- Have awareness of power differentials. It’s difficult to engage in any conflict when power structures are overt and reinforced. The person with more power must be able to create trust and safety for a productive conflict to exist
- Grow the pie together rather than cutting it. Conflicts get unstuck when people can co-create something. This includes moving towards a decision, revealing new information, creating a new connection, enabling more trust, or generating compelling alternative options. If you’re in a cycle of blame, shame, or confusion, you’re cutting the pie rather than growing it.
“A more diverse group may have more disagreement and conflict, but it’s so important because you’re getting different perspectives that help move towards the best outcome. It’s all about creating an environment where people feel safe to voice their opinion, and then have the tools to work through those conversations constructively.” - Caroline Hollis
Recognizing these attributes is critical because conflict itself isn’t inherently good or bad. It’s how that conflict is navigated that matters.
“You can have conflict that starts for the right reasons but very quickly devolves. When you start anchoring too much on the internal (how you feel) versus external (what you’re both trying to achieve), the conflict itself morphs from something productive into an obstacle.” - Agata Celmerowski
The Sources of Conflict Worksheet can help you track the conflict source and scope once you’ve learned The Rubber Band Theory. Sign up to receive exclusive Reforge content!
How To Move Conflict From One State To Another
If your organization or team suffers from too much or too little tension, it will take conscious effort to move into the Stable Zone.
If the tension in your organization is too flimsy, you’ll need to start modeling and incentivizing tension.
Depending on where you sit within the organizational structure, this can include pointing out when there is too little disagreement, by saying:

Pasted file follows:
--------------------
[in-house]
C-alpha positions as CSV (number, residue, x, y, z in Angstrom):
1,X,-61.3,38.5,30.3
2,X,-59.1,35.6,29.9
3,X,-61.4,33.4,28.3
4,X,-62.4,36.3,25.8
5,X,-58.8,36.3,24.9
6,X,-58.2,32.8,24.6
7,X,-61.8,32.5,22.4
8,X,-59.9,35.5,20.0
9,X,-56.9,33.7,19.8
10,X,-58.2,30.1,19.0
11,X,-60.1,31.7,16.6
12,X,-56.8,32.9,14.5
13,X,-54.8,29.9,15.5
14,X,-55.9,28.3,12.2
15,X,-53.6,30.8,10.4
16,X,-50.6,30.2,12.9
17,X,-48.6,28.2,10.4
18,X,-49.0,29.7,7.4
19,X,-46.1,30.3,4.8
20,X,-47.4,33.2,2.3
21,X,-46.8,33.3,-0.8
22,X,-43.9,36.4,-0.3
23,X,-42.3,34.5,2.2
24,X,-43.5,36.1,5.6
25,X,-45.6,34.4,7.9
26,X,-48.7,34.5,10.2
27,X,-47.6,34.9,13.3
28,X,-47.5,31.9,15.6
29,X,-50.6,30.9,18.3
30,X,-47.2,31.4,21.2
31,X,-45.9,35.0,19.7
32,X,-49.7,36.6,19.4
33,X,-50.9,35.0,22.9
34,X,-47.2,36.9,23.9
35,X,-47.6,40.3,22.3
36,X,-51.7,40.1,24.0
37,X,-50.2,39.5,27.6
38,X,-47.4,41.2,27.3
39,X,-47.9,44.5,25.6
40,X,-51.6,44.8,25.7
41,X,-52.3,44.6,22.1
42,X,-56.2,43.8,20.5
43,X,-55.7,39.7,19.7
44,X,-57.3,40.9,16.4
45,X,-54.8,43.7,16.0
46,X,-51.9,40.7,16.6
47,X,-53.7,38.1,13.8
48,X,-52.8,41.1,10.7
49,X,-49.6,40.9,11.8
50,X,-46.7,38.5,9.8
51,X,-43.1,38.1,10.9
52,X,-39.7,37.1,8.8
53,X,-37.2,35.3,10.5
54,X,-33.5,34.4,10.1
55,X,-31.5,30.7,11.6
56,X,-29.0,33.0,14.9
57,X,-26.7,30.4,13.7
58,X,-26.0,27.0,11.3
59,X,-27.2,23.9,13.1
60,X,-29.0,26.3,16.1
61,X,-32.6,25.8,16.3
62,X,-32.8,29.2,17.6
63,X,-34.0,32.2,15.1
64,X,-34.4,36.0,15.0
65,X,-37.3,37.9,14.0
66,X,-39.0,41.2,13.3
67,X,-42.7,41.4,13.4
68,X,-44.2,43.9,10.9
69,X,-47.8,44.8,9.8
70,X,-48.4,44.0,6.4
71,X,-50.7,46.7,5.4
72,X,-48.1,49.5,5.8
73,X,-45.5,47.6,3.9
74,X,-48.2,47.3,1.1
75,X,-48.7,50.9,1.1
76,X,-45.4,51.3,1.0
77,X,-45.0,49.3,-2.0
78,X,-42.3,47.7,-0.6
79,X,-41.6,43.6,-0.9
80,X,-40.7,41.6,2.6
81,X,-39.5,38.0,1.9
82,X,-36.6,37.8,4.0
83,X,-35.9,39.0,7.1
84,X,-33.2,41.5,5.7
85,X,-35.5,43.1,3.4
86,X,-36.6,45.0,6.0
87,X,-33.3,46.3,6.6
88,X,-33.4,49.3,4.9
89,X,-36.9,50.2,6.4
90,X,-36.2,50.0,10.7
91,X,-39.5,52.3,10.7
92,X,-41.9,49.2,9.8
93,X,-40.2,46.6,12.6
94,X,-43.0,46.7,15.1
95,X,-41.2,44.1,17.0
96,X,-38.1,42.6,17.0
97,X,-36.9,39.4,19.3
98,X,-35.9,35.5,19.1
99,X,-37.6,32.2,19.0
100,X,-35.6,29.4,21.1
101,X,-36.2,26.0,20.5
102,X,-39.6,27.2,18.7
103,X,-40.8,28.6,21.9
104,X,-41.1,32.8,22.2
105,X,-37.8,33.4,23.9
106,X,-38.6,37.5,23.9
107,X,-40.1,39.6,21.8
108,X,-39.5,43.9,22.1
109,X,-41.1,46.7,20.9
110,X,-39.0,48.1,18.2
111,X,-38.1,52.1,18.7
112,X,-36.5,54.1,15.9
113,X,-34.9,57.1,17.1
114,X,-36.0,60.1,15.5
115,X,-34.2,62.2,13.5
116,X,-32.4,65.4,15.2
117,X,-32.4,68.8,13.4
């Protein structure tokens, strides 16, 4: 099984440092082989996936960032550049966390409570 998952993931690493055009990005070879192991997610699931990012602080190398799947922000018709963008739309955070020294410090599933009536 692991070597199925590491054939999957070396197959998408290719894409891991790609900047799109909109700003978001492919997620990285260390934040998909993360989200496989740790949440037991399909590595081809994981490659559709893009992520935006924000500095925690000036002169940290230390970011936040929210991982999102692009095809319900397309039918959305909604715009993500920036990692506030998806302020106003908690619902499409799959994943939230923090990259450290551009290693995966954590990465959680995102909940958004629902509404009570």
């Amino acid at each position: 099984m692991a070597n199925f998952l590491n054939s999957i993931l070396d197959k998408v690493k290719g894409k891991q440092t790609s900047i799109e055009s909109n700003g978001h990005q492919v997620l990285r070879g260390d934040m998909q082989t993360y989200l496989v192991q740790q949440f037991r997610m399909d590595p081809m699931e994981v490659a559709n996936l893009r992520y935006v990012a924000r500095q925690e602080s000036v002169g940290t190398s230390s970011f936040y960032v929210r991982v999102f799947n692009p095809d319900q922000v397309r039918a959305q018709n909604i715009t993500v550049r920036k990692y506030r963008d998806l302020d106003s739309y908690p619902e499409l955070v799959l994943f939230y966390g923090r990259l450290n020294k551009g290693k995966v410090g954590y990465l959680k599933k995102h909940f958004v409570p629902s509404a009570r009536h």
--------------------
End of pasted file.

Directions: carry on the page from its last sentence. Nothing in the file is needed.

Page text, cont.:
“I don’t hear any dissenting voices in the room - does anyone disagree here? If not, what would be the biggest weakness of this approach?”
Or thanking individuals when they do dissent, by saying:
“Really appreciate you pushing us on our thinking here!”
It can also include sharing directly with your reports any recent conflicts you’ve had to navigate, which normalizes the tension as productive.
Now, if the tension in your organization is too strained, you’ll need to exemplify behaviors and approaches that reduce tension.
Here’s how you can reduce, and redirect, tension during conflict:
- Understand perspectives and name assumptions
- Identify and explicitly name the source(s) of conflict
- Generate all possible outcomes
- (Re)Establish a shared external goal you both agree on
- Clarify the criteria for how you’ll make a short-term resolution
- Actually commit to the decision
Understand Perspectives and Name Assumptions
Purpose-driven conflicts are often bred from misaligned expectations or lack of shared context. They still trigger highly-charged emotions because we’re human.
It’s important to first do your own inner work to understand your perspective and the assumptions you’re making so that you can then lay that context on the table and seek to understand the other party’s perspective.
This is especially true if the conflict has shifted into the territory of personality-driven, principle-driven, or proof-driven, rather than purpose-driven.
Remember, purpose-driven conflict in an organization is good.
“Sometimes a conflict may become intractable when it starts touching on an individual’s sense of intelligence or worth. You often have to unwind the conversation to the source before you can solve the conflict itself.
This demands a willingness to reflect on what projections might be at play and openness to examine patterns or painful internal processes that might be playing out in the conflict. That’s hard to navigate within a business context.” - Loren Bale
Once you’re grounded enough to hear context from the other person, you can ask open-ended questions to gather information. Then seek to understand what’s happened from the other person’s point of view.
Stephanie Kwok believes that if you can understand the root cause of someone’s behavior, instead of relying on assumptions, you can open your mind up to their true intent.
Also by understanding the root causes of behavior, you can potentially avoid larger issues in the organization.
Questions you can ask:
- I might be missing something. Can you help me understand how you arrived at this conclusion?
- What information do we each have that the other might not know about?
- How did you experience what happened?
- How did you interpret what happened?
- Where do you think our perspectives differ?
- What’s most important to you about how we (make this decision, clarify the goal, bring other people along, etc)?
- What assumptions am I making that are incorrect?
Identify & Explicitly Name the Source(s) of Conflict
Self-awareness is a critical skill for navigating conflicts effectively. You need to first understand the source of the conflict to be able to make progress on it.
Remember that there may be multiple sources of conflict, especially if you’ve let something fester. Though it’s easy to feel like they’re just coming at us, conflict is rarely that spontaneous.